With further reference to FIG. 2A, during operation of the inverter (110A), the second stack (MS11, MS12) and the first stack (MS01, MS02) operate in opposite phases; that is to say when the first stack is ON, the second stack is OFF and vice versa. When the second stack is ON, it provides a conduction path between the high voltage 5V at the source terminal of MS11 and an output terminal of the inverter at a common node of the first and the second stack (carrying the output voltage VSW). When the second stack is ON, the first stack is OFF, thereby the output voltage at the output terminal is substantially equal to the high voltage 5V. At the same time, the first stack (MS01, MS02) blocks a conduction path between the common node of the output terminal and the reference voltage, thereby seeing a higher voltage than the voltage handling capability (e.g. 2.5 volts) of each of the transistors MS01 and MS02. Alternatively, when the first stack is ON, it provides a conduction path between the common node and the reference voltage at the source of MS01. When the first stack is ON, the second stack is OFF, thereby the output voltage VSW at the output terminal is substantially equal to the reference (low) voltage. At the same time, the second stack (MS11, MS12) blocks a conduction path between the common node of the output terminal and the high voltage 5V, thereby seeing a higher voltage than the voltage handling capability (e.g. 2.5 volts) of each of the transistors MS11 and MS12.

Exemplary gate biasing voltages for proper operation of the inverter (110A) are shown in FIG. 2A. In addition to the logical functionality of the inverter (110A) through its series connected stacks of opposite polarity, such exemplary gate biasing voltages also take into consideration voltage handling capabilities of each of the transistors of the stacks, such as not to subject, during operation of the inverter, any two terminals of a transistor (MS01, MS02, MS11, MS12) to a voltage higher than the voltage handling capability of the transistor. Accordingly, to turn OFF the first stack (MS01, MS02) and turn ON the second stack (MS11, MS12), gate biasing voltages (0V, 2.5V, 2.5V, 2.5V) are applied to gates of transistors (MS01, MS02, MS12, MS11), and to turn OFF the first stack and turn ON the second stack, gate biasing voltages (2.5V, 2.5V, 2.5V, 5V) are applied to gates of transistors (MS01, MS02, MS12, MS11).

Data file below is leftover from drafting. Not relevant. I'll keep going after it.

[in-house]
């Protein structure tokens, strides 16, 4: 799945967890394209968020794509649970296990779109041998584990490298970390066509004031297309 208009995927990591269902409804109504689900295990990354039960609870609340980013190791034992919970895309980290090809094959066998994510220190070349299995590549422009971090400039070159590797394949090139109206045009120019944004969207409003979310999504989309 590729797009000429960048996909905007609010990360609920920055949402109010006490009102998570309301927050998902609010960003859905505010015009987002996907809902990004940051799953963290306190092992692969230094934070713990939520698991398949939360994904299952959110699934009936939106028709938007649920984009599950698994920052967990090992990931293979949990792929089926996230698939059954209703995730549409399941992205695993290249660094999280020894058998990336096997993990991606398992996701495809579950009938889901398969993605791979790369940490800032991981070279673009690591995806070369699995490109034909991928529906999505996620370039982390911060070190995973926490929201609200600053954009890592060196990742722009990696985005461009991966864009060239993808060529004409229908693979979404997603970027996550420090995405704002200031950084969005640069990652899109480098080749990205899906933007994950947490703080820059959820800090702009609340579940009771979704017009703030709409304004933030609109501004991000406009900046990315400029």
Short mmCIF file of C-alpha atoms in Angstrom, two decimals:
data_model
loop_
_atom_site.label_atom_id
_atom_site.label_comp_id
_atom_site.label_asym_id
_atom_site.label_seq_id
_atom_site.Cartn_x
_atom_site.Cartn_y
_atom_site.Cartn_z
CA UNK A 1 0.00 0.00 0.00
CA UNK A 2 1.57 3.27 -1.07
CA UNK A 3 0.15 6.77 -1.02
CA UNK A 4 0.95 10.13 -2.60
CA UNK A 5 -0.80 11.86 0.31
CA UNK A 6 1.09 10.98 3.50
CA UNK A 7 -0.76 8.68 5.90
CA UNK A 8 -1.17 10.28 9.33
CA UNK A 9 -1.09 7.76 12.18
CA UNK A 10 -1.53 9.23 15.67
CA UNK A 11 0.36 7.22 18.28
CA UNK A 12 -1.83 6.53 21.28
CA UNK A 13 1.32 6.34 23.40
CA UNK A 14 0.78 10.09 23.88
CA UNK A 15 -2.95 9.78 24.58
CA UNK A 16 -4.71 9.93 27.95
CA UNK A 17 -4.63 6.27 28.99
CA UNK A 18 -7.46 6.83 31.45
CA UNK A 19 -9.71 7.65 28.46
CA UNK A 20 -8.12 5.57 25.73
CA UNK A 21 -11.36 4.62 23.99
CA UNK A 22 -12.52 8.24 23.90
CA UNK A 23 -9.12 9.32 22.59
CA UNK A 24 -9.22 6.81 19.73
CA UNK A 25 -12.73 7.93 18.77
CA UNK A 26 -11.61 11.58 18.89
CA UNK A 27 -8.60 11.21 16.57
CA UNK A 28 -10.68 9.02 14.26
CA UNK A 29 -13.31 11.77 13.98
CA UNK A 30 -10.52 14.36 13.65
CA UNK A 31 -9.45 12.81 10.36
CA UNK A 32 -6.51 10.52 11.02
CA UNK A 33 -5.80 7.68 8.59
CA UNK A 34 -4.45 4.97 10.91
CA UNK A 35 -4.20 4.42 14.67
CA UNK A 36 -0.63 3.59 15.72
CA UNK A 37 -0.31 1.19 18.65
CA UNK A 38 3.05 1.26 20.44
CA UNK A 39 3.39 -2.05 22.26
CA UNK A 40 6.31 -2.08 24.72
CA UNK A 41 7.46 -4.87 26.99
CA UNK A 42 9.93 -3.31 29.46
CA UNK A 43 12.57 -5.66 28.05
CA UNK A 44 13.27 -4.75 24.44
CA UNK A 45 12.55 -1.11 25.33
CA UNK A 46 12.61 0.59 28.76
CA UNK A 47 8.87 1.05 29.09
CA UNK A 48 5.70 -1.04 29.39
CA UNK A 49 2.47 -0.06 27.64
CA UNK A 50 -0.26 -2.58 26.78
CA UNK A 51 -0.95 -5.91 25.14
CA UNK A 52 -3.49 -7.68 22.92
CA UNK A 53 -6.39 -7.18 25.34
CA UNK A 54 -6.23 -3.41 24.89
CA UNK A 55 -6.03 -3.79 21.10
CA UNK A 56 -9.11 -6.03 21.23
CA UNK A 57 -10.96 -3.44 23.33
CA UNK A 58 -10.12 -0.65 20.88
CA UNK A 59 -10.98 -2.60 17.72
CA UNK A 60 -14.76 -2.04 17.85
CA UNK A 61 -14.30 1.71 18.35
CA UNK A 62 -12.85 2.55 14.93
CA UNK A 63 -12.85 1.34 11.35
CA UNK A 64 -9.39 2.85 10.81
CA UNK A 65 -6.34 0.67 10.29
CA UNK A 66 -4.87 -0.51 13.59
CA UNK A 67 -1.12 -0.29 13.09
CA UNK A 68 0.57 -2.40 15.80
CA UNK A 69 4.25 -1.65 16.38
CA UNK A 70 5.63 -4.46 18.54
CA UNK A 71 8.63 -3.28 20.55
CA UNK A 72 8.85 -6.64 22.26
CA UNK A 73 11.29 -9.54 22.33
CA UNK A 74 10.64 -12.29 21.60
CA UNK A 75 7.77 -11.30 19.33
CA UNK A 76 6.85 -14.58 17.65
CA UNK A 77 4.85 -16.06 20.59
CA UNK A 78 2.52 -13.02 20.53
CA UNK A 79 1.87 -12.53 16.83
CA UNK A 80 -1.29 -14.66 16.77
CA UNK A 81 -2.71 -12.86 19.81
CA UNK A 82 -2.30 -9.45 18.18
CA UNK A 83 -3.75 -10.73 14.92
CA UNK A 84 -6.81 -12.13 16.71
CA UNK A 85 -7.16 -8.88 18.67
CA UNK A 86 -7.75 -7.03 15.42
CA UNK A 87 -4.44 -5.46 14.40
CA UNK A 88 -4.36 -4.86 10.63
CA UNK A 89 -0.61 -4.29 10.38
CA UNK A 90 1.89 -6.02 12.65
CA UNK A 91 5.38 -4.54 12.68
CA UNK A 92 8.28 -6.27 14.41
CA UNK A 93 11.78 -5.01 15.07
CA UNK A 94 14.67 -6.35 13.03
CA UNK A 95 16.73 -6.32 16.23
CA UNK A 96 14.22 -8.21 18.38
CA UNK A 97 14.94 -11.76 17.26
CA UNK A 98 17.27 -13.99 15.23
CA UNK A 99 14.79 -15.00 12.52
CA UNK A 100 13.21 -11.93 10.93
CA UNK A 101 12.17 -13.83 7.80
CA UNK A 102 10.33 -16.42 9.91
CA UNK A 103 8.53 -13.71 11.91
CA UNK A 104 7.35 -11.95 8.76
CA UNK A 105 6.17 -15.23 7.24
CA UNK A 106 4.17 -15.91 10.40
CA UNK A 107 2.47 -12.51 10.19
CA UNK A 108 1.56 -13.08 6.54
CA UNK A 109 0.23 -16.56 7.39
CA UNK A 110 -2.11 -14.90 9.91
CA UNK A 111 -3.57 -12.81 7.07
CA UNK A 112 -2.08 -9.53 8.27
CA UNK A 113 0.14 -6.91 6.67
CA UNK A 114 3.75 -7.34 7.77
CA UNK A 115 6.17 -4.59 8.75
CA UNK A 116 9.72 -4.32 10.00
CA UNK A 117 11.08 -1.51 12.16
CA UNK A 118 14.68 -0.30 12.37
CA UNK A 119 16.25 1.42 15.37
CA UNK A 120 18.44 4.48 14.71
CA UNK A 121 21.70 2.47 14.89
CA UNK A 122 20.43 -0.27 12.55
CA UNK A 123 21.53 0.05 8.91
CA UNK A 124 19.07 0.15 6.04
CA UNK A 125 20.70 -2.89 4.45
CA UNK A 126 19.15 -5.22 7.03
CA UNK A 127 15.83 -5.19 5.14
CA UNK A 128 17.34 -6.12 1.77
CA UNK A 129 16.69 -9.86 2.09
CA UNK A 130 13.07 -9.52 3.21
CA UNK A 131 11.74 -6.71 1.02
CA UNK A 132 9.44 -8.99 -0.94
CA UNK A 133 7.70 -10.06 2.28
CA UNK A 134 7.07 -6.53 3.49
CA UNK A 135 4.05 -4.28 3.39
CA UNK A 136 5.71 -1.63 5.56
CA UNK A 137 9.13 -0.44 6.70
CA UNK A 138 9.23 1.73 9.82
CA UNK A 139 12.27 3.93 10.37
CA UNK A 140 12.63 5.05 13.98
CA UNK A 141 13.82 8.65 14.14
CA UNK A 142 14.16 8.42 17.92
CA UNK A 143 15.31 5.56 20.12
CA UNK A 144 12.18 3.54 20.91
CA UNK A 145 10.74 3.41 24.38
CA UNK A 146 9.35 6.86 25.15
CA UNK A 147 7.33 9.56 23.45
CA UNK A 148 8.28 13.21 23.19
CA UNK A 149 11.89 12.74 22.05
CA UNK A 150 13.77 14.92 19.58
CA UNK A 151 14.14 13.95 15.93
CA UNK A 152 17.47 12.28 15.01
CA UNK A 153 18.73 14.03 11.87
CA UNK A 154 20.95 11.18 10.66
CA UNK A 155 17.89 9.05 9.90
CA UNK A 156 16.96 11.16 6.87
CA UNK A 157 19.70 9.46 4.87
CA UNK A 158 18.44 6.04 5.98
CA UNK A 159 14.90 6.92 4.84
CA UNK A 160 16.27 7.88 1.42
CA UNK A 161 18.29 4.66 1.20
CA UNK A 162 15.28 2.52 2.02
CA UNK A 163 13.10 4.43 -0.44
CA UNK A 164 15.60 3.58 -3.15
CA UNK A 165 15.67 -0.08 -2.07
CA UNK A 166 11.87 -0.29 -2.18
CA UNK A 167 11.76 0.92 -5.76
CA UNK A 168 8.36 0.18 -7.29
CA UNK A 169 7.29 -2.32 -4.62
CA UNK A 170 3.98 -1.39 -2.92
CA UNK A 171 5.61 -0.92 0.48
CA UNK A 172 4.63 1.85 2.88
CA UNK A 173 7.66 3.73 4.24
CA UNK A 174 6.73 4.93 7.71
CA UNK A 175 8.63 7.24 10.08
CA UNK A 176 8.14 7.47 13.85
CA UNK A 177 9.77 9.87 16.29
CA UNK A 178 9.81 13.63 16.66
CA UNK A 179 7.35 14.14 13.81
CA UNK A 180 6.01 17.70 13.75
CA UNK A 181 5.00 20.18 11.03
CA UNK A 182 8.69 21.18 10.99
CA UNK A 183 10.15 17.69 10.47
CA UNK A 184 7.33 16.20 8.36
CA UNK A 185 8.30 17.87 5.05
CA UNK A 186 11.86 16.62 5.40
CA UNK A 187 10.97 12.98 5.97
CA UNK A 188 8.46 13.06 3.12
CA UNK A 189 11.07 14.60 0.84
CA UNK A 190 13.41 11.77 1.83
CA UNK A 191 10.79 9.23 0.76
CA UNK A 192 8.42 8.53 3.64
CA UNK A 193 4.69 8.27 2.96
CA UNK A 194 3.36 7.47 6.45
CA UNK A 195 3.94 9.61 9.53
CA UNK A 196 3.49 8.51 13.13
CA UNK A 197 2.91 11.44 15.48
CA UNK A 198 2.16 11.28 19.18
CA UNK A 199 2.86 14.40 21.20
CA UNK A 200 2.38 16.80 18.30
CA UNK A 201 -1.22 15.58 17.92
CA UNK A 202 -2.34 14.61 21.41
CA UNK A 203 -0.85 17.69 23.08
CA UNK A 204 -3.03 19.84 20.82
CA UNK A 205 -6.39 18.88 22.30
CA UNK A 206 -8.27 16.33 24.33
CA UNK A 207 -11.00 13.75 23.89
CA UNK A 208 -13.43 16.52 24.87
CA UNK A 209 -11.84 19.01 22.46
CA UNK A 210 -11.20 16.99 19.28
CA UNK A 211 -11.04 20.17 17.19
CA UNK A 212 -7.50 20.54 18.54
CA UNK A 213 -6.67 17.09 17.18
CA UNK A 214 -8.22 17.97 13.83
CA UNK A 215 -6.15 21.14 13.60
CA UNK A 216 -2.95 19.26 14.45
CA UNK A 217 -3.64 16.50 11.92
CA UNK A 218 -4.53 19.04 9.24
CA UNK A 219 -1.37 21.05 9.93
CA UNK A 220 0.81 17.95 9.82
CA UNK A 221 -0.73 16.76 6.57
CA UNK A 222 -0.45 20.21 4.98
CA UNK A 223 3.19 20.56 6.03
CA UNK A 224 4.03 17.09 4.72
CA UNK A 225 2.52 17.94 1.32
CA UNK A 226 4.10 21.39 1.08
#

Considering the gate biasing voltages depicted in FIG. 2A, when the first stack is ON and the second stack is OFF, transistors (MS01, MS02) are ON and transistors (MS11, MS12) are OFF. Gate voltage of 0V turns OFF transistor MS01, and voltage division of voltage VSW at the common drain to source node of the two transistors (MS01, MS02) sets a voltage equal to half of VSW at the drain of MS01 and the source of MS02. Therefore, a gate voltage of 2.5V turns OFF transistor MS02. At the same time, a gate voltage of 2.5V turns ON PMOS transistor MS11 which has a source voltage of 5V. Transistor MS11 being ON, voltage at the source of MS12 (equal to voltage at the drain of MS11) is substantially equal to the source voltage of transistor MS11, and therefore substantially equal to 5V. This allows a gate voltage equal to 2.5V to turn ON PMOS transistor MS12 and therefore provide a high output equal to 5V at the common node of the first and the second stack carrying the output voltage VSW. Alternatively, when the first stack is OFF and the second stack is ON, transistors (MS01, MS02) are OFF and transistors (MS11, MS12) are ON. Gate voltage of 2.5V turns ON NMOS transistor MS01 thereby bringing the drain of MS01 and the source of MS02 to the reference (low) voltage, and gate voltage of 2.5V turns ON the NMOS transistor MS02 thereby bringing the voltage VSW at the common node of the first and the second stacks to the reference voltage. The second stack (MS11, MS12) being OFF, voltage division of a voltage across the second stack sets a voltage equal to half of the voltage across the stack (substantially equal to 2.5V) at the drain of MS11 and the source of MS12, thereby allowing a gate voltage of 2.5V to turn OFF the PMOS transistor MS12, and a gate voltage of 5V to turn OFF the PMOS transistor MS11.

As can be seen by the applied gate voltages to the first and second stacks of the inverter (110A) of FIG. 2A, the transistor MS01 of the first stack is driven by a gate voltage with levels according to desired operating voltages of the transistors of the stack (e.g. standard CMOS levels), namely in a range of [0V, 2.5V], transistor MS11 is driven by a gate voltage which is a level-shifted (shifted up by 2.5 V) version of the gate voltage used for transistor MS01, and transistors (MS02, MS12), having a common gate node, are driven by a constant DC voltage (2.5V). Implementation of the inverter (110A) will therefore require a level shifting operation to generate gate biasing of the PMOS transistor MS11.